Important considerations in designing a polishing layer include the distribution of polishing medium across the face of the polishing layer, the flow of fresh polishing medium into the polishing track, the flow of used polishing medium from the polishing track and the amount of polishing medium that flows through the polishing zone essentially unutilized, among others. One way to address these considerations is to provide the polishing layer with grooves. Over the years, quite a few different groove patterns and configurations have been implemented. Conventional groove patterns include radial, concentric-circular, Cartesian-grid and spiral, among others. Conventional groove configurations include configurations wherein the depth of all the grooves are uniform among all grooves and configurations wherein the depth of the grooves varies from one groove to another.

It is generally acknowledged among CMP practitioners that certain groove patterns result in higher slurry consumption than others to achieve comparable material removal rates. Circular grooves, which do not connect to the peripheral edge of the polishing layer, tend to consume less slurry than radial grooves, which provide the shortest possible path for slurry to reach the pad perimeter under the forces resulting from the rotation of the pad. Cartesian grids of grooves, which provide paths of various lengths to the peripheral edge of the polishing layer, hold an intermediate position.

Various groove patterns have been disclosed in the prior art that attempt to reduce slurry consumption and maximize slurry retention time on the polishing layer. For example, U.S. Pat. No. 6,241,596 to Osterheld et al. discloses a rotational-type polishing pad having grooves defining zigzag channels that generally radiate outward from the center of the pad. In one embodiment, the Osterheld et al. pad includes a rectangular “x-y” grid of grooves. The zigzag channels are defined by blocking selected ones of the intersections between the x- and y-direction grooves, while leaving other intersections unblocked. In another embodiment, the Osterheld et al. pad includes a plurality of discrete, generally radial zigzag grooves. Generally, the zigzag channels defined within the x-y grid of grooves or by the discrete zigzag grooves inhibit the flow of slurry through the corresponding grooves, at least relative to an unobstructed rectangular x-y grid of grooves and straight radial grooves. Another prior art groove pattern that has been described as providing increased slurry retention time is a spiral groove pattern that is assumed to push slurry toward the center of the polishing layer under the force of pad rotation.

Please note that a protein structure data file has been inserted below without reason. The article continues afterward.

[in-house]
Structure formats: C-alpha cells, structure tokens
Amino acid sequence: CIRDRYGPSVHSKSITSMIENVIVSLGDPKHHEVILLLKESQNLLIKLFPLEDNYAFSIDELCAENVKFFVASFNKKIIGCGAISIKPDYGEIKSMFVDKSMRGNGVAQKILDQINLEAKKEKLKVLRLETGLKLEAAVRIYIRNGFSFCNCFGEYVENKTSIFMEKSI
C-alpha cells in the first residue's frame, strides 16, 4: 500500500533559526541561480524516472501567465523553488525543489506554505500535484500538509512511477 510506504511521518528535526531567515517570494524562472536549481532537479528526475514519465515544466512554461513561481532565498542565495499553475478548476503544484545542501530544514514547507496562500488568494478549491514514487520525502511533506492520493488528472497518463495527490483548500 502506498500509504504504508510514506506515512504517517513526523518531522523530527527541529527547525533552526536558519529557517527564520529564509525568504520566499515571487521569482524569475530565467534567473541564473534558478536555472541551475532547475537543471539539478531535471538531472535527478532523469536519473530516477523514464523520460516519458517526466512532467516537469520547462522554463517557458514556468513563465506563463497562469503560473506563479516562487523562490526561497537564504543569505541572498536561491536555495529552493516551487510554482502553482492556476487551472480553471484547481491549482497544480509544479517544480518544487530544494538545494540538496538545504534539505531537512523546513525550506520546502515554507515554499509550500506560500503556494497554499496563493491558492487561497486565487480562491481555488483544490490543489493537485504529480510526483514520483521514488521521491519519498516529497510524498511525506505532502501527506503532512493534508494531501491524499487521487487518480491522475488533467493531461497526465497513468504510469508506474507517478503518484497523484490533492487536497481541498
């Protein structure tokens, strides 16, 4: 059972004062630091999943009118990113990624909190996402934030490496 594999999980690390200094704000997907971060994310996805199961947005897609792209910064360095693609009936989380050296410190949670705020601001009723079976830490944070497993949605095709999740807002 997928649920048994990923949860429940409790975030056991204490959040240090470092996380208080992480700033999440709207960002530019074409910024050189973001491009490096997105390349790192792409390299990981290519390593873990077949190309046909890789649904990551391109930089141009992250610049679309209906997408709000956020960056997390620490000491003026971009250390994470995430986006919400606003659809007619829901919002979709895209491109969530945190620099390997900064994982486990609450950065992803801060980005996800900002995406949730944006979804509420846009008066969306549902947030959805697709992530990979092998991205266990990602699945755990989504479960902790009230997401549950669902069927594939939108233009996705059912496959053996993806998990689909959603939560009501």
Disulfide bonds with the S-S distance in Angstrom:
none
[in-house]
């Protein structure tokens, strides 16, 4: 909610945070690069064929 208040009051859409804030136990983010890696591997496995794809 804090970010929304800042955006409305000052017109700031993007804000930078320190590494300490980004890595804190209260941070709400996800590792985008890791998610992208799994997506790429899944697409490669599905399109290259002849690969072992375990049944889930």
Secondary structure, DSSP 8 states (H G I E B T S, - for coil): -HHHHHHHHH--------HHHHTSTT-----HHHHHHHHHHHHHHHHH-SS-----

Research and modeling of CMP to date, including state-of-the-art computational fluid dynamics simulations, have revealed that in networks of grooves having fixed or gradually changing depth, a significant amount of polishing slurry may not contact the wafer because the slurry in the deepest portion of each groove flows under the wafer without contact. While grooves must be provided with a minimum depth to reliably convey slurry as the surface of the polishing layer wears down, any excess depth will result in some of the slurry provided to polishing layer not being utilized, since in conventional polishing layers an unbroken flow path exists beneath the workpiece wherein the slurry flows without participating in polishing. Accordingly, there is a need for a polishing layer having grooves arranged in a manner that reduces the amount of underutilization of slurry provided to the polishing layer and, consequently, reduces the waste of slurry.